Here are a few quotes I found on the web regarding tag management and IT departments:
Relief of IT department bottlenecks – once the Tag Manager is deployed, new tags can be implemented directly by Marketing with no IT department involvement. This is a huge benefit for large websites, where IT is oftentimes a bottleneck. [Original text]
IT Issues – when you use a TMS like ‘Google Tag Manager’ you are bypassing the IT department. If anything goes wrong, they can/will put all the blame on you. [Original text]
Most solutions that require some form of tag management will likely fall within the jurisdiction of the marketing department. By decoupling the tag management process from the IT department greater control is handed to the specifically to the (digital) marketer which is logically where its should be in relation to this process. [Original text]
Tag management saves money as marketers can swiftly make changes to vital assets without enlisting the help of the IT department. Less people and less time means less cost. [Original text]
And of course there’s the home page of the Google Tag Manager website itself:
The problem in all these quotes is in the rhetoric. Don’t get me wrong, all of them make a valid point, but they also do their best to antagonize IT as a slow, antiquated, process-driven, bureaucratic, revenue-hating, nerd-monster, whose sole objective is to make life difficult for marketers.
The all-knowing marketer
Here’s how it goes. Marketer finds Tag Management Solution. Marketer finds out s/he can “create code” using fields and a graphical user interface. Marketer questions the need to ever again consult IT, because marketer knows now how to code. Marketer learns of jQuery. Marketer copy-pastes a bunch of jQuery into a custom tag. Marketer breaks website. IT nerds laugh in glee.
At the same time, these solutions inject front-end code onto the site, they manipulate DOM elements, they make use of global variables, and they are often very tightly bound with server-side logic as well (e.g. with complicated eCommerce setups).
An operational scale this huge for any solution cannot and must not make the solution the sole property of any one party. There are many stakeholders involved in any tag management solution setup, and the process should not be botched by some misguided preconception of ownership (“this is my solution, and you are not allowed to touch it!”).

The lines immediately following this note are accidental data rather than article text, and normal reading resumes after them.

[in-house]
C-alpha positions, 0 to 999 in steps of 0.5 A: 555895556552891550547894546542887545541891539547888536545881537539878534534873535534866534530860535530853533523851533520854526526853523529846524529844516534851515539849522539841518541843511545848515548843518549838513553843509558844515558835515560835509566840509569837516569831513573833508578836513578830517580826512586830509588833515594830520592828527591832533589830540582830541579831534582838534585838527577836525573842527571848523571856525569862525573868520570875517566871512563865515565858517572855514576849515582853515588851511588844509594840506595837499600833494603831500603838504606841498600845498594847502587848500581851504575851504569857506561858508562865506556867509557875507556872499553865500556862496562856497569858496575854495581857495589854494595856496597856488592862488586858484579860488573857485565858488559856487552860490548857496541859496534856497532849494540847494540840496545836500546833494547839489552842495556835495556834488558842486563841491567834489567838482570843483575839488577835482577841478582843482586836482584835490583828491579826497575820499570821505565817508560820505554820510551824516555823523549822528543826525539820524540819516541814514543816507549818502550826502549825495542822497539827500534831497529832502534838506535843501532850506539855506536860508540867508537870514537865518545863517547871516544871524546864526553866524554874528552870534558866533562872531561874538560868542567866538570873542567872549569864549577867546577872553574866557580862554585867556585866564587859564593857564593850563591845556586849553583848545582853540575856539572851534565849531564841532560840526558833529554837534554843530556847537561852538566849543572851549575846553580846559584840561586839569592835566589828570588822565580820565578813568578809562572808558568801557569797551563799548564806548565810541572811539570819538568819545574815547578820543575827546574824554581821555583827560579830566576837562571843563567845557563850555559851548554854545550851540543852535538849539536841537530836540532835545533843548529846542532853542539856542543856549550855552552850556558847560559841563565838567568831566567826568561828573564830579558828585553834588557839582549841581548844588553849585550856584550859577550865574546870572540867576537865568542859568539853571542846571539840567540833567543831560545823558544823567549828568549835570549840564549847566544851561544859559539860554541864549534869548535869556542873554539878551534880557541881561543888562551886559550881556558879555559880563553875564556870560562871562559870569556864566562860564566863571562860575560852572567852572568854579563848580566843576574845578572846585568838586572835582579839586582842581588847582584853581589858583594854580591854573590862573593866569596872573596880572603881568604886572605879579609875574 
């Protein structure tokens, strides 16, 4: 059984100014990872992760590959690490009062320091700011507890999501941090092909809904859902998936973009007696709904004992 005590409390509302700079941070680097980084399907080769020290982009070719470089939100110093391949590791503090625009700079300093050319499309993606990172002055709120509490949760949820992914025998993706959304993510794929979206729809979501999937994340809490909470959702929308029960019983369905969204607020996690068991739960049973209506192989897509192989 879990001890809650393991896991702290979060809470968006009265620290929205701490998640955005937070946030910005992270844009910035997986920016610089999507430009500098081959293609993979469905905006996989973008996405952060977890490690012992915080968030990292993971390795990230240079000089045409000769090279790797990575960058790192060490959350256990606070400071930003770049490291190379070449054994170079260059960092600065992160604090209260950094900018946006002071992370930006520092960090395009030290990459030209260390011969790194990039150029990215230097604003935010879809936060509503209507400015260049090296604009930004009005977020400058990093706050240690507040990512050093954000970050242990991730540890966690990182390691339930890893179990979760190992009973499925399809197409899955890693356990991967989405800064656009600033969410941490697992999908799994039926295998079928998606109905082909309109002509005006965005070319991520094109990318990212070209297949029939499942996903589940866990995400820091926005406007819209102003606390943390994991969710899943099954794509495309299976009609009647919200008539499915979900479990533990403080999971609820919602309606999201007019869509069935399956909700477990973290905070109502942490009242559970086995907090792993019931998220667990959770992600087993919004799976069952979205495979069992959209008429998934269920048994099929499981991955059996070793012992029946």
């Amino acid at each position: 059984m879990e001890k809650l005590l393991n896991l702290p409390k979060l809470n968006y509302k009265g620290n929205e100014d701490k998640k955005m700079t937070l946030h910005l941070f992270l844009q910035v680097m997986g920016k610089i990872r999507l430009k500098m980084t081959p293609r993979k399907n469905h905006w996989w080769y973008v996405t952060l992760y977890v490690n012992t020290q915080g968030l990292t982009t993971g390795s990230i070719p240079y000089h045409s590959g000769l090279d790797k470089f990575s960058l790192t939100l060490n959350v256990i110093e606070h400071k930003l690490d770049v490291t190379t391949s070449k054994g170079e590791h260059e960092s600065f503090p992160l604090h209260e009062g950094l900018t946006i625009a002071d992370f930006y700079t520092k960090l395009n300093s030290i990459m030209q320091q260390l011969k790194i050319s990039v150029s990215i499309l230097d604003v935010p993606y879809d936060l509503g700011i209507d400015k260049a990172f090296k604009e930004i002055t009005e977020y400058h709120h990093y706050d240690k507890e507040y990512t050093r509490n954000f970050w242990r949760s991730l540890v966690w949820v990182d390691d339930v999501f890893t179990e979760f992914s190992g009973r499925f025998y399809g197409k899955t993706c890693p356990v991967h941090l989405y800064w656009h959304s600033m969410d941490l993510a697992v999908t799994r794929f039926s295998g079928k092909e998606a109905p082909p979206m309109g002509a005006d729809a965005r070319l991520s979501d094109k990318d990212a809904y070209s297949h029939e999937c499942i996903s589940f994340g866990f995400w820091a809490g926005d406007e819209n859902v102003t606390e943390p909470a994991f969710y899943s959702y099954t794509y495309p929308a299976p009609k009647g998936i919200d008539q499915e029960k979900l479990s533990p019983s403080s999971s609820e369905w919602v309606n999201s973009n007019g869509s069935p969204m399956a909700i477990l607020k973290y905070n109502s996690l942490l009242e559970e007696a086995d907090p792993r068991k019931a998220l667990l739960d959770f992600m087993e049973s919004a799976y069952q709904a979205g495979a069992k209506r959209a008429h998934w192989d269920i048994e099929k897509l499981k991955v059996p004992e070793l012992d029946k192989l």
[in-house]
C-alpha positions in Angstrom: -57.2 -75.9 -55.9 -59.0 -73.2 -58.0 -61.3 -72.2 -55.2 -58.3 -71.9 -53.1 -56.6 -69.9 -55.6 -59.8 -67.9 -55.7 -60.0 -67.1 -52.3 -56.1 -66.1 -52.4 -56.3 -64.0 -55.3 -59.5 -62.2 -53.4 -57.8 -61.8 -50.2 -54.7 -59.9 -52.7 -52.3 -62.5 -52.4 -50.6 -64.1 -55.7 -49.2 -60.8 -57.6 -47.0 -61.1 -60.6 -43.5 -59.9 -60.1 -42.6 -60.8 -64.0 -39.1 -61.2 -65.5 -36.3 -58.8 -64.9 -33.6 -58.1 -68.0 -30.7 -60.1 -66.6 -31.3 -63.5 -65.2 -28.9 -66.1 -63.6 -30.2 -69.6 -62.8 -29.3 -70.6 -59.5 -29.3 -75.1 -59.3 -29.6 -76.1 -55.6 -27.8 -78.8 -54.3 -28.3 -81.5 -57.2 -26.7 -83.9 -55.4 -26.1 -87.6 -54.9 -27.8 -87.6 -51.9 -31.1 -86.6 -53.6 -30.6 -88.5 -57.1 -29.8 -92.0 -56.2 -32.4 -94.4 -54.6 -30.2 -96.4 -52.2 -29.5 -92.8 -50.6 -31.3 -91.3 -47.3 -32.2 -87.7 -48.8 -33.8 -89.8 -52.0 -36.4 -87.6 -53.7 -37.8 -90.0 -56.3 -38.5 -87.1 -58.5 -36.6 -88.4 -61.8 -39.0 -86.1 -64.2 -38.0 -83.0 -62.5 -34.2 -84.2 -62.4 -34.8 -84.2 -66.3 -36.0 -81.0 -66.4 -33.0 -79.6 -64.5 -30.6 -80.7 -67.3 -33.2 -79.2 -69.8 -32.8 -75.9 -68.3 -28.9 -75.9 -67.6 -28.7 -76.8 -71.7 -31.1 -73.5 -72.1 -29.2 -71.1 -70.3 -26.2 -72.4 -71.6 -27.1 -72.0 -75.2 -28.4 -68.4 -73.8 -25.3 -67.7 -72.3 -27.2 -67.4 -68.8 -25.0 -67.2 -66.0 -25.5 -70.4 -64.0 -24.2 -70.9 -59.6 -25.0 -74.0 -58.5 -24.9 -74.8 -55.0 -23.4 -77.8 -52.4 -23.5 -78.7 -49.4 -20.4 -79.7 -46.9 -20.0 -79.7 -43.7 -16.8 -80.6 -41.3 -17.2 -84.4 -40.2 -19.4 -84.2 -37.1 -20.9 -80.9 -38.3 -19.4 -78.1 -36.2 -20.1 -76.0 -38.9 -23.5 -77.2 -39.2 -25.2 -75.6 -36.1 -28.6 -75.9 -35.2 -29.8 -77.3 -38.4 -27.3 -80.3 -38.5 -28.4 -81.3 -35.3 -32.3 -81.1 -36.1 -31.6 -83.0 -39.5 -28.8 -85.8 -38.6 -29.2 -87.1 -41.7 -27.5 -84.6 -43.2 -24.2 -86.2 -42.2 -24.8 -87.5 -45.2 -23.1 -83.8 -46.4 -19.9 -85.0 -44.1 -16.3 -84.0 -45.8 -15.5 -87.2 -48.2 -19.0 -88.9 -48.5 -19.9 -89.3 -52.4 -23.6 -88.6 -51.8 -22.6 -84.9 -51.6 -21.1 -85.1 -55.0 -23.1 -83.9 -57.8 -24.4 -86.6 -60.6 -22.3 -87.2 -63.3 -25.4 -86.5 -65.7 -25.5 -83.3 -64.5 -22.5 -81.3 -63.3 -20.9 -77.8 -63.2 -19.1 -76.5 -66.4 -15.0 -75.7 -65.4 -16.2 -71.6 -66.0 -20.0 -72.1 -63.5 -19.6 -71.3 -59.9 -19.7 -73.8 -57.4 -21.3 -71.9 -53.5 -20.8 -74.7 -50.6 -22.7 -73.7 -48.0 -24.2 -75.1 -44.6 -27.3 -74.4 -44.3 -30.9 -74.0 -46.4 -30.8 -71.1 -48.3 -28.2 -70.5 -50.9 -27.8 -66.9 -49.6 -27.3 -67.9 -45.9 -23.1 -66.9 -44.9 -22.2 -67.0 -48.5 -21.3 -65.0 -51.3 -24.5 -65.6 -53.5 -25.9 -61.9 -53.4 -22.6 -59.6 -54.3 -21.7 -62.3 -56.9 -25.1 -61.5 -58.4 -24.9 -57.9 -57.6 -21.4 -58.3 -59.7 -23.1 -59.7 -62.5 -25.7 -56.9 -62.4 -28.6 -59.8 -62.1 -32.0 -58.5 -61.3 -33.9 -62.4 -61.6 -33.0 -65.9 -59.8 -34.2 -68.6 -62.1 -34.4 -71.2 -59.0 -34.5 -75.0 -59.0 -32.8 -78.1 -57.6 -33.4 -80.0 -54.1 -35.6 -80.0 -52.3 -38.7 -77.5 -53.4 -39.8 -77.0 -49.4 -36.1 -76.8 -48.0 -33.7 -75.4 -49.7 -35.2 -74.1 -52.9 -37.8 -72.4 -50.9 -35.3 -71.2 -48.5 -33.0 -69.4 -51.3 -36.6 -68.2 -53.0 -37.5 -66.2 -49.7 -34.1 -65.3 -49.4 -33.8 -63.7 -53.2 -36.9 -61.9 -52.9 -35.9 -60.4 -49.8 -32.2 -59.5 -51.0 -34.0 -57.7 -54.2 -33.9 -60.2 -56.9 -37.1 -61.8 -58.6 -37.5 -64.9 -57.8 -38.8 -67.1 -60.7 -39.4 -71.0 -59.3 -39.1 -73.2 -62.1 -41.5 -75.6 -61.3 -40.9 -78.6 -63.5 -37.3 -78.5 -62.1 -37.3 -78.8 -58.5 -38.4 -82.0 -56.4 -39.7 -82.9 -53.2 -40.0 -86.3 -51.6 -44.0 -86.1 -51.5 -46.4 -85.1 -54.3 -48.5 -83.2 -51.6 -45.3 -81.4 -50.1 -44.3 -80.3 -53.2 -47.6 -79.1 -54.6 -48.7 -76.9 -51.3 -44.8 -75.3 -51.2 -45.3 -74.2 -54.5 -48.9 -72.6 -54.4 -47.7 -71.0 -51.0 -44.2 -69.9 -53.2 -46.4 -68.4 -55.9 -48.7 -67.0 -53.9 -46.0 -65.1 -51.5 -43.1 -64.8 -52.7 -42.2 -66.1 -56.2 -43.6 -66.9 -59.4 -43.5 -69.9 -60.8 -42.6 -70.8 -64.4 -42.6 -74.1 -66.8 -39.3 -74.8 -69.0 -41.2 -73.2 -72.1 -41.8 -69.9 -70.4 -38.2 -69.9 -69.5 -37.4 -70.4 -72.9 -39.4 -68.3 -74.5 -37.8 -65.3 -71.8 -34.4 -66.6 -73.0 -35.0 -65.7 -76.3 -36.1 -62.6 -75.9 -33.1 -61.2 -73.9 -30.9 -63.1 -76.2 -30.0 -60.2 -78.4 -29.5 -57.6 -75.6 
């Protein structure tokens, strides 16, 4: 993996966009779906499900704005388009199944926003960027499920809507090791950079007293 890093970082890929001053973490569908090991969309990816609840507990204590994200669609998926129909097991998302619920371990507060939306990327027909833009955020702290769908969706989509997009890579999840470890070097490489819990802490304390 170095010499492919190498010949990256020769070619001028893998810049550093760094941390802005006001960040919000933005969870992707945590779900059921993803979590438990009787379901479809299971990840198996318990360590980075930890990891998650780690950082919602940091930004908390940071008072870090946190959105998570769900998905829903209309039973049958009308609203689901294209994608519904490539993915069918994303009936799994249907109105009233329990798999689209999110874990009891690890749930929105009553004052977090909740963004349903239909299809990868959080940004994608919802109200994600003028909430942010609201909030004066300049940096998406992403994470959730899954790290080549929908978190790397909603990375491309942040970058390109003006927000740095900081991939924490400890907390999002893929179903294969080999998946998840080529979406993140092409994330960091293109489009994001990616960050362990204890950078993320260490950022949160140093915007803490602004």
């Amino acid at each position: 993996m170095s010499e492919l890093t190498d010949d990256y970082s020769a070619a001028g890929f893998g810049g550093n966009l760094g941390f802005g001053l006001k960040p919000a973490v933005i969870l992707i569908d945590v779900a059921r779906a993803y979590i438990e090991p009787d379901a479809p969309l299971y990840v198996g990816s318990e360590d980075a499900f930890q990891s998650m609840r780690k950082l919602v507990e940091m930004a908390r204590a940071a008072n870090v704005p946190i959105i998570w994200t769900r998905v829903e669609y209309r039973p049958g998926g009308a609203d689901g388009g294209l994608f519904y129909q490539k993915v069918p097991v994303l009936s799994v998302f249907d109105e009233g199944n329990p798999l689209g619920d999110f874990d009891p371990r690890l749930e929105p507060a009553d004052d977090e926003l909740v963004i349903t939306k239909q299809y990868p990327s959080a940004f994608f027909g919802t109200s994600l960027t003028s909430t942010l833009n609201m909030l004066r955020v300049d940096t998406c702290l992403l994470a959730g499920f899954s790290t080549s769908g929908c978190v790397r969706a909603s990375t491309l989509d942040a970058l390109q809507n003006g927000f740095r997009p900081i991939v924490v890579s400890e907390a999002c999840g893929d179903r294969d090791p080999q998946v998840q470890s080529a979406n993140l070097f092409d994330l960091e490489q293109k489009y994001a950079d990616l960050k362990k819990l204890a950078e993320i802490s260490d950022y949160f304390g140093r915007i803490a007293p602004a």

Stop antagonizing IT
The key is to stop thinking of IT as a bottleneck, or as something you have to fight against in your day-to-day work. There’s a reason they are process-driven and take a long time to deliberate.
Quality assurance. A word unfamiliar to many marketers. Every large web infrastructure has a QA process in place, and it usually involves parallel environments (development, staging, live), a vigorous routine of testing (automated, unit, manual), diligent documentation, agile methods, punctual reporting, and a maintenance process.
If the marketer does not respect this, even I wouldn’t want them anywhere near the systems I am in charge of. Stéphane Hamel’s post Data Quality: Making It Simpler Doesn’t Mean It’s Simple touches upon this topic, and he makes many important and educational points about the inept marketer.
The important thing is to find common ground, to extend the IT processes to cover the TMS as well, and to work together in improving the usability, tracking, and performance of the website. This is not a one-team job, and with large websites it necessary involves IT as well.
Change the rhetoric
Here are my ten suggestions for making the deployment and use of a TMS more manageable to both the marketer and the IT department. These suggestions involve both parties.
- Stop using antagonizing terminology (“disregard”, “circumvent”, “make redundant”), and switch to a more communicative and collaborative lingo (“complement”, “facilitate”, “cooperate”)
- Extend quality assurance to the TMS as well, though it might be prudent to adopt a “lite” version to make things more manageable
- Train the IT to understand how the TMS works
- Train the marketer to understand how the IT process works
- If necessary, make use of tag black- and whitelisting
- Plan ahead, test and debug thoroughly, document diligently, and if you fail, make sure you fail early
- Draft a process for going beyond standard features of the solution (DOM manipulation, using global variables, setting and reading cookies)
- Periodically document and review changes to the website, so that your TMS won’t break if e.g. global libraries are updated
- Run performance tests periodically on the front-end infrastructure, and fix any bottlenecks caused by the TMS
- Keep up-to-date on the TMS development
- BONUS: Have a beer together. Be friends.
As I see it, a good TMS doesn’t replace IT. It complements and facilitates their work, so that the often over-burdened department can focus on more critical things. However, a good TMS also needs a marketer who understands what the TMS is capable of, in good and in bad.
Of course, a change in mindset isn’t warranted solely from the marketer. The IT department must become more sensitive to the fast-moving pace of the marketer’s world, where changes to tagging might have to be done on a daily basis. This necessarily requires a level of compromise in QA, or the adoption of a lighter, more agile version of the front-end development process.
What are your thoughts on this dichotomy between the marketer and the IT department? Do you think a TMS should be solely in the marketer’s domain, or are you empathetic to the IT’s situation as well?